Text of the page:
Stylish non-fic­tion book in­ves­ti­gates ‘Chinatown’ and lost Hol­ly­wood

The News & Observer (Sunday) - - Read - BY DOU­GLASS K. DANIEL

Quentin Tarantino’s ha­gio­graphic “Once Upon a Time in Hol­ly­wood” keeps 1960s Los An­ge­les swing­ing by wish­ing away the bru­tal mur­der of ac­tress Sharon Tate. In the real world, the trauma to the close-knit film com­mu­nity sig­ni­fied the end of an era both per­son­ally and cul­tur­ally.

With great style and lyri­cism, Sam Was­son’s non­fic­tion ac­count of the mak­ing of the neo-noir classic “Chinatown” (1974) fo­cuses on four of Tin­sel­town’s denizens on the cusp of re­al­iz­ing their Cal­i­for­nia dreams when the Man­son fam­ily un­leashed its night­mare.

As neigh­bors armed them­selves with guns and dogs, screen­writer Robert Towne cast a nos­tal­gic eye on the pre­war L.A. of his youth as he con­ceived a de­tec­tive story for his best friend, Jack Nicholson, in his first star­ring ro­man­tic role. The idea of a throw­back mys­tery even­tu­ally cap­tured the in­ter­est of Para­mount’s brash pro­duc­tion head, Robert Evans, af­firmed by the suc­cess of “The God­fa­ther.” In turn, Evans brought in his di­rec­tor from an­other hit, “Rose­mary’s Baby,” Roman Polan­ski, also Tate’s wid­ower.

If the Os­car-win­ning “Chinatown” is in­deed “the best Amer­i­can screen­play writ­ten dur­ing the ’70s,” Was­son does it justice by fol­low­ing Towne’s method of con­struct­ing finely de­tailed, lively back­sto­ries of all char­ac­ters, ma­jor and mi­nor.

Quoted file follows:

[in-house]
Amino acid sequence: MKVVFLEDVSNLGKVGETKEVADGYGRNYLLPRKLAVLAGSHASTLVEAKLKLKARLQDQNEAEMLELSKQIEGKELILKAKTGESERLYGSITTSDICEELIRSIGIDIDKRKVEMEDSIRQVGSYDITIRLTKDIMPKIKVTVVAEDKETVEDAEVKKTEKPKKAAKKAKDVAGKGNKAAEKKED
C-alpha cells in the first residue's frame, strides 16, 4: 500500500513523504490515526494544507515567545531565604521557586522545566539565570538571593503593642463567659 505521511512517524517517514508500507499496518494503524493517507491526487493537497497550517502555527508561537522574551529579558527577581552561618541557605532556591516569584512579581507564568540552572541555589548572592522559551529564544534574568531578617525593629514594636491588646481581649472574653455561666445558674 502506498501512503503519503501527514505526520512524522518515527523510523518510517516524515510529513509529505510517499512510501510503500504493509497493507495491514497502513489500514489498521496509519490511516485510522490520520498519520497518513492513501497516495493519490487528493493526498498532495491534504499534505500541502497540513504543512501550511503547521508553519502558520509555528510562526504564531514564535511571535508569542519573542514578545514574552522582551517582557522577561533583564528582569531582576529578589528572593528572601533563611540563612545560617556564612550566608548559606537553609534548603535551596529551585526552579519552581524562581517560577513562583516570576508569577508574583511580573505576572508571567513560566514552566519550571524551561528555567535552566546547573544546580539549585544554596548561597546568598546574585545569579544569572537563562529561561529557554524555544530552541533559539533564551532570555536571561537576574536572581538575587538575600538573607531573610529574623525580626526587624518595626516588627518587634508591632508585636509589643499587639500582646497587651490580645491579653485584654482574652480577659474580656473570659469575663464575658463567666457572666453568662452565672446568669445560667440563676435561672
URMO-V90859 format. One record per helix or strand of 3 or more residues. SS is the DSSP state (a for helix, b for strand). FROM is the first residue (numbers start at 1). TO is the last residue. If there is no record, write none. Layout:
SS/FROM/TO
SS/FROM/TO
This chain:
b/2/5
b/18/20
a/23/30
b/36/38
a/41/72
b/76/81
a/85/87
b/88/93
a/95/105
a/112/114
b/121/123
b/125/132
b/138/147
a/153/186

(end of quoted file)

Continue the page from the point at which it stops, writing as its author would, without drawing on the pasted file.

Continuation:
The four main an­tag­o­nists are vividly portrayed: Evans, the schmoozer with taste; Towne, the down­trod­den writer; Nicholson, the charmer lead­ing a charmed life; and Polan­ski, the au­teur cursed to lose his preg­nant mother to the Nazis and his preg­nant wife to the Man­son fam­ily. By com­par­i­son, short shrift is given to Faye Du­n­away, bril­liant as the femme fa­tale but high main­te­nance be­hind the cam­eras.

Was­son’s book con­cludes with a slog through the per­sonal and pro­fes­sional de­clines of those who achieved ca­reer peaks with “Chinatown.” He should have em­u­lated its noir cli­max: The truth is re­vealed, the vic­tim pun­ished, the cor­rupt ab­solved, the hero chas­tened. The cam­era pulls up and away in an end­ing crane shot as we trudge into the dark­ness to pon­der a story well told and fraught with mean­ing. Roll cred­its.

The Big Good­bye: ‘Chinatown’ and the Last Years of Hol­ly­wood

By Sam Was­son, Flat­iron, 416 pages, $28.99

Flat­iron via AP

Newspapers in English

Newspapers from USA

© PressReader. All rights reserved.